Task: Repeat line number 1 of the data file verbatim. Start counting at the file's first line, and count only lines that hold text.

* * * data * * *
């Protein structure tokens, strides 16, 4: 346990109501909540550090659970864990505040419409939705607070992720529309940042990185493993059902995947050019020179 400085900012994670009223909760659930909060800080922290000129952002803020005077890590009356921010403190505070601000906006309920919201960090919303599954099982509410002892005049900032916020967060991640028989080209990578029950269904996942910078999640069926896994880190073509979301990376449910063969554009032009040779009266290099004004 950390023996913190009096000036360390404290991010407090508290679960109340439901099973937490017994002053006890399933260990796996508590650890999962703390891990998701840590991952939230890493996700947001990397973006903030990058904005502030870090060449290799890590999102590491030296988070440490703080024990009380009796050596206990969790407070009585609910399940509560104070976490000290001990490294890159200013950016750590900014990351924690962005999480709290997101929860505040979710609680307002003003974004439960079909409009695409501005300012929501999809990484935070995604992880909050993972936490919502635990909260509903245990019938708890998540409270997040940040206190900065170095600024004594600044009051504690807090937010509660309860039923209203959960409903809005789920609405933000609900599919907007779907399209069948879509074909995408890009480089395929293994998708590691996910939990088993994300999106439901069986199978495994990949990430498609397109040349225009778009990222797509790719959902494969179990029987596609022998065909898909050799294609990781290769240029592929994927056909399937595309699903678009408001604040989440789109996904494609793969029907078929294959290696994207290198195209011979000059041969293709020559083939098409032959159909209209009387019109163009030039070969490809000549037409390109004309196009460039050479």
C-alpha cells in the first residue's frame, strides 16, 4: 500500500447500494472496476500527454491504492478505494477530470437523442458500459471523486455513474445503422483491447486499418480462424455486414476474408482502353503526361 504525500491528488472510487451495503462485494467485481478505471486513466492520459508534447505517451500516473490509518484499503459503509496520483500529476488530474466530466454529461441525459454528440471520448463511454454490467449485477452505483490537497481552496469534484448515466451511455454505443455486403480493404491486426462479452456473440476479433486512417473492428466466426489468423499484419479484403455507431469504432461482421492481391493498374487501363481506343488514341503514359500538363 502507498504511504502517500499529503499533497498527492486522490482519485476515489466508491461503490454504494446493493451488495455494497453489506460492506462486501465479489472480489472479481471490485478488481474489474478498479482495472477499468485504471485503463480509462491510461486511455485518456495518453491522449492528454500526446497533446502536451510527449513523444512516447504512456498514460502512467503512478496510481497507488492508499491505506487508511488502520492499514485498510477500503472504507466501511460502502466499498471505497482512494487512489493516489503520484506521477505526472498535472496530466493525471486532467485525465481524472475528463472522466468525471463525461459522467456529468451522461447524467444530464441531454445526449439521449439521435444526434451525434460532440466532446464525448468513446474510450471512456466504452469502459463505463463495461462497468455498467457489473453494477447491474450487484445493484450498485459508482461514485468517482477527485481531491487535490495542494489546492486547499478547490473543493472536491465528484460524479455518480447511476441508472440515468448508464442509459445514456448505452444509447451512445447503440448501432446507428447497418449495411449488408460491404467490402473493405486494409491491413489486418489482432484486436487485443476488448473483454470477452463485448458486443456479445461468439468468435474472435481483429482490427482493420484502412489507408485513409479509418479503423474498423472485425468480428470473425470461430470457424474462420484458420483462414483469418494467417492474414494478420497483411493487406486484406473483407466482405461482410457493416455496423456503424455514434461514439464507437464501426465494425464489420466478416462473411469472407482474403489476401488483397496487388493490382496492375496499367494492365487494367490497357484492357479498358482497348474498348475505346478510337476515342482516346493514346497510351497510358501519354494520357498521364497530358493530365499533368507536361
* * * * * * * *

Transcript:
């Protein structure tokens, strides 16, 4: 346990109501909540550090659970864990505040419409939705607070992720529309940042990185493993059902995947050019020179 400085900012994670009223909760659930909060800080922290000129952002803020005077890590009356921010403190505070601000906006309920919201960090919303599954099982509410002892005049900032916020967060991640028989080209990578029950269904996942910078999640069926896994880190073509979301990376449910063969554009032009040779009266290099004004 950390023996913190009096000036360390404290991010407090508290679960109340439901099973937490017994002053006890399933260990796996508590650890999962703390891990998701840590991952939230890493996700947001990397973006903030990058904005502030870090060449290799890590999102590491030296988070440490703080024990009380009796050596206990969790407070009585609910399940509560104070976490000290001990490294890159200013950016750590900014990351924690962005999480709290997101929860505040979710609680307002003003974004439960079909409009695409501005300012929501999809990484935070995604992880909050993972936490919502635990909260509903245990019938708890998540409270997040940040206190900065170095600024004594600044009051504690807090937010509660309860039923209203959960409903809005789920609405933000609900599919907007779907399209069948879509074909995408890009480089395929293994998708590691996910939990088993994300999106439901069986199978495994990949990430498609397109040349225009778009990222797509790719959902494969179990029987596609022998065909898909050799294609990781290769240029592929994927056909399937595309699903678009408001604040989440789109996904494609793969029907078929294959290696994207290198195209011979000059041969293709020559083939098409032959159909209209009387019109163009030039070969490809000549037409390109004309196009460039050479």